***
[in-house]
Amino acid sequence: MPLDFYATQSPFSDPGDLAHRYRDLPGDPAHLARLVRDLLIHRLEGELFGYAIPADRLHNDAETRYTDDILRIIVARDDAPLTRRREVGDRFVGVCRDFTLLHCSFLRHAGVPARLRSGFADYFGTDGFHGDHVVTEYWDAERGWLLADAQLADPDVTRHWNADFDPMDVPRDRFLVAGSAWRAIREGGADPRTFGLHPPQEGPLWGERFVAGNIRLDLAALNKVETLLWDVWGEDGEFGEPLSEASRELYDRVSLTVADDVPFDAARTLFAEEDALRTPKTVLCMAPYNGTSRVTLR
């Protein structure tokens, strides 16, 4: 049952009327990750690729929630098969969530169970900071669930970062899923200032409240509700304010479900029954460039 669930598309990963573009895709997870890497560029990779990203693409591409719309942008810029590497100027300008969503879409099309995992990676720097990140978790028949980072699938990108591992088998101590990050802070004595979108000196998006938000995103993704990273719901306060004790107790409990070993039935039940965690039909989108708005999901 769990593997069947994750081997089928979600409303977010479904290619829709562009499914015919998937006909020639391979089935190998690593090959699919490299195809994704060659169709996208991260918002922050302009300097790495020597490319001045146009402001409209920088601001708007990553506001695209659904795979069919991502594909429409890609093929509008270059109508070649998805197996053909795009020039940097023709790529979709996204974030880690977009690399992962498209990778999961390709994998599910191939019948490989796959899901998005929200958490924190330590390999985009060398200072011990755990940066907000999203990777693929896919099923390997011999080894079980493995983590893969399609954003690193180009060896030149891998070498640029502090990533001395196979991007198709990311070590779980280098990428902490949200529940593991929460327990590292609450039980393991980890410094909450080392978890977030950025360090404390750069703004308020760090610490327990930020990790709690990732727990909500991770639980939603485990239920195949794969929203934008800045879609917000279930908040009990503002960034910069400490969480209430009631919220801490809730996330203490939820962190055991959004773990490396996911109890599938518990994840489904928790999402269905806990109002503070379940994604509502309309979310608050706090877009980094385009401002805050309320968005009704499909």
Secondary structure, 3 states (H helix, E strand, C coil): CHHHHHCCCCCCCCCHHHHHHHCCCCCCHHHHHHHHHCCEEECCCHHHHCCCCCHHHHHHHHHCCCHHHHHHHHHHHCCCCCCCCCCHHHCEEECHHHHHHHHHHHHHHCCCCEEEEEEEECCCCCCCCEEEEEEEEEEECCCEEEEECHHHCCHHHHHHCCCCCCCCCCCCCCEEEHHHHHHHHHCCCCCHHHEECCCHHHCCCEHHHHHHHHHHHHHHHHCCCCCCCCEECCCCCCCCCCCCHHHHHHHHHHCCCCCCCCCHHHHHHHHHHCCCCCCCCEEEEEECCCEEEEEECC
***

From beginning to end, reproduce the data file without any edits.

[in-house]
Amino acid sequence: MPLDFYATQSPFSDPGDLAHRYRDLPGDPAHLARLVRDLLIHRLEGELFGYAIPADRLHNDAETRYTDDILRIIVARDDAPLTRRREVGDRFVGVCRDFTLLHCSFLRHAGVPARLRSGFADYFGTDGFHGDHVVTEYWDAERGWLLADAQLADPDVTRHWNADFDPMDVPRDRFLVAGSAWRAIREGGADPRTFGLHPPQEGPLWGERFVAGNIRLDLAALNKVETLLWDVWGEDGEFGEPLSEASRELYDRVSLTVADDVPFDAARTLFAEEDALRTPKTVLCMAPYNGTSRVTLR
């Protein structure tokens, strides 16, 4: 049952009327990750690729929630098969969530169970900071669930970062899923200032409240509700304010479900029954460039 669930598309990963573009895709997870890497560029990779990203693409591409719309942008810029590497100027300008969503879409099309995992990676720097990140978790028949980072699938990108591992088998101590990050802070004595979108000196998006938000995103993704990273719901306060004790107790409990070993039935039940965690039909989108708005999901 769990593997069947994750081997089928979600409303977010479904290619829709562009499914015919998937006909020639391979089935190998690593090959699919490299195809994704060659169709996208991260918002922050302009300097790495020597490319001045146009402001409209920088601001708007990553506001695209659904795979069919991502594909429409890609093929509008270059109508070649998805197996053909795009020039940097023709790529979709996204974030880690977009690399992962498209990778999961390709994998599910191939019948490989796959899901998005929200958490924190330590390999985009060398200072011990755990940066907000999203990777693929896919099923390997011999080894079980493995983590893969399609954003690193180009060896030149891998070498640029502090990533001395196979991007198709990311070590779980280098990428902490949200529940593991929460327990590292609450039980393991980890410094909450080392978890977030950025360090404390750069703004308020760090610490327990930020990790709690990732727990909500991770639980939603485990239920195949794969929203934008800045879609917000279930908040009990503002960034910069400490969480209430009631919220801490809730996330203490939820962190055991959004773990490396996911109890599938518990994840489904928790999402269905806990109002503070379940994604509502309309979310608050706090877009980094385009401002805050309320968005009704499909």
Secondary structure, 3 states (H helix, E strand, C coil): CHHHHHCCCCCCCCCHHHHHHHCCCCCCHHHHHHHHHCCEEECCCHHHHCCCCCHHHHHHHHHCCCHHHHHHHHHHHCCCCCCCCCCHHHCEEECHHHHHHHHHHHHHHCCCCEEEEEEEECCCCCCCCEEEEEEEEEEECCCEEEEECHHHCCHHHHHHCCCCCCCCCCCCCCEEEHHHHHHHHHCCCCCHHHEECCCHHHCCCEHHHHHHHHHHHHHHHHCCCCCCCCEECCCCCCCCCCCCHHHHHHHHHHCCCCCCCCCHHHHHHHHHHCCCCCCCCEEEEEECCCEEEEEECC